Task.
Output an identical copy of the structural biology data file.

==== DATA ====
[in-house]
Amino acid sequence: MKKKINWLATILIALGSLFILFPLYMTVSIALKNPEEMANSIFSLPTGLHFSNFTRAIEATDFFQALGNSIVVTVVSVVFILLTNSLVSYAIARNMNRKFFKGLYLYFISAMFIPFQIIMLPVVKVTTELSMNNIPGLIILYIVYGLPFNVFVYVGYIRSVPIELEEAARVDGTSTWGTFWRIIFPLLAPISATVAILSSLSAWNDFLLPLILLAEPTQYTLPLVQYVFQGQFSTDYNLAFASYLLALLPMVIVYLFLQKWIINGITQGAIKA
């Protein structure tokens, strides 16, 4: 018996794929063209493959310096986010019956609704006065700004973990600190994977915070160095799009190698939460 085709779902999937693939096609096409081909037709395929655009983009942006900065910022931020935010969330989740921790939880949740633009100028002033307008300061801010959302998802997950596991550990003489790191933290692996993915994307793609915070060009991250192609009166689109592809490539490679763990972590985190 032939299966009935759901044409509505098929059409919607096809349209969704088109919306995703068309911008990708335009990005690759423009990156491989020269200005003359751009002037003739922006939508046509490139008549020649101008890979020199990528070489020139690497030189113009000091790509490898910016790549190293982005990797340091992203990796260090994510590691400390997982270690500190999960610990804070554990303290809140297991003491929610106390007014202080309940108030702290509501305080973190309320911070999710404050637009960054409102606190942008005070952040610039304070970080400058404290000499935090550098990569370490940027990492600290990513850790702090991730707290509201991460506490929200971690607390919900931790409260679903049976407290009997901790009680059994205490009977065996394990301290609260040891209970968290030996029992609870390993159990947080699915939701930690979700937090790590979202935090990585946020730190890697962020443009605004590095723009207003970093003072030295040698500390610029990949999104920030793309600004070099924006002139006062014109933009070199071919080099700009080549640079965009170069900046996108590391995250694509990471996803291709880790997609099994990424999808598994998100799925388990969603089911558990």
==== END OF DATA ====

[in-house]
Amino acid sequence: MKKKINWLATILIALGSLFILFPLYMTVSIALKNPEEMANSIFSLPTGLHFSNFTRAIEATDFFQALGNSIVVTVVSVVFILLTNSLVSYAIARNMNRKFFKGLYLYFISAMFIPFQIIMLPVVKVTTELSMNNIPGLIILYIVYGLPFNVFVYVGYIRSVPIELEEAARVDGTSTWGTFWRIIFPLLAPISATVAILSSLSAWNDFLLPLILLAEPTQYTLPLVQYVFQGQFSTDYNLAFASYLLALLPMVIVYLFLQKWIINGITQGAIKA
């Protein structure tokens, strides 16, 4: 018996794929063209493959310096986010019956609704006065700004973990600190994977915070160095799009190698939460 085709779902999937693939096609096409081909037709395929655009983009942006900065910022931020935010969330989740921790939880949740633009100028002033307008300061801010959302998802997950596991550990003489790191933290692996993915994307793609915070060009991250192609009166689109592809490539490679763990972590985190 032939299966009935759901044409509505098929059409919607096809349209969704088109919306995703068309911008990708335009990005690759423009990156491989020269200005003359751009002037003739922006939508046509490139008549020649101008890979020199990528070489020139690497030189113009000091790509490898910016790549190293982005990797340091992203990796260090994510590691400390997982270690500190999960610990804070554990303290809140297991003491929610106390007014202080309940108030702290509501305080973190309320911070999710404050637009960054409102606190942008005070952040610039304070970080400058404290000499935090550098990569370490940027990492600290990513850790702090991730707290509201991460506490929200971690607390919900931790409260679903049976407290009997901790009680059994205490009977065996394990301290609260040891209970968290030996029992609870390993159990947080699915939701930690979700937090790590979202935090990585946020730190890697962020443009605004590095723009207003970093003072030295040698500390610029990949999104920030793309600004070099924006002139006062014109933009070199071919080099700009080549640079965009170069900046996108590391995250694509990471996803291709880790997609099994990424999808598994998100799925388990969603089911558990």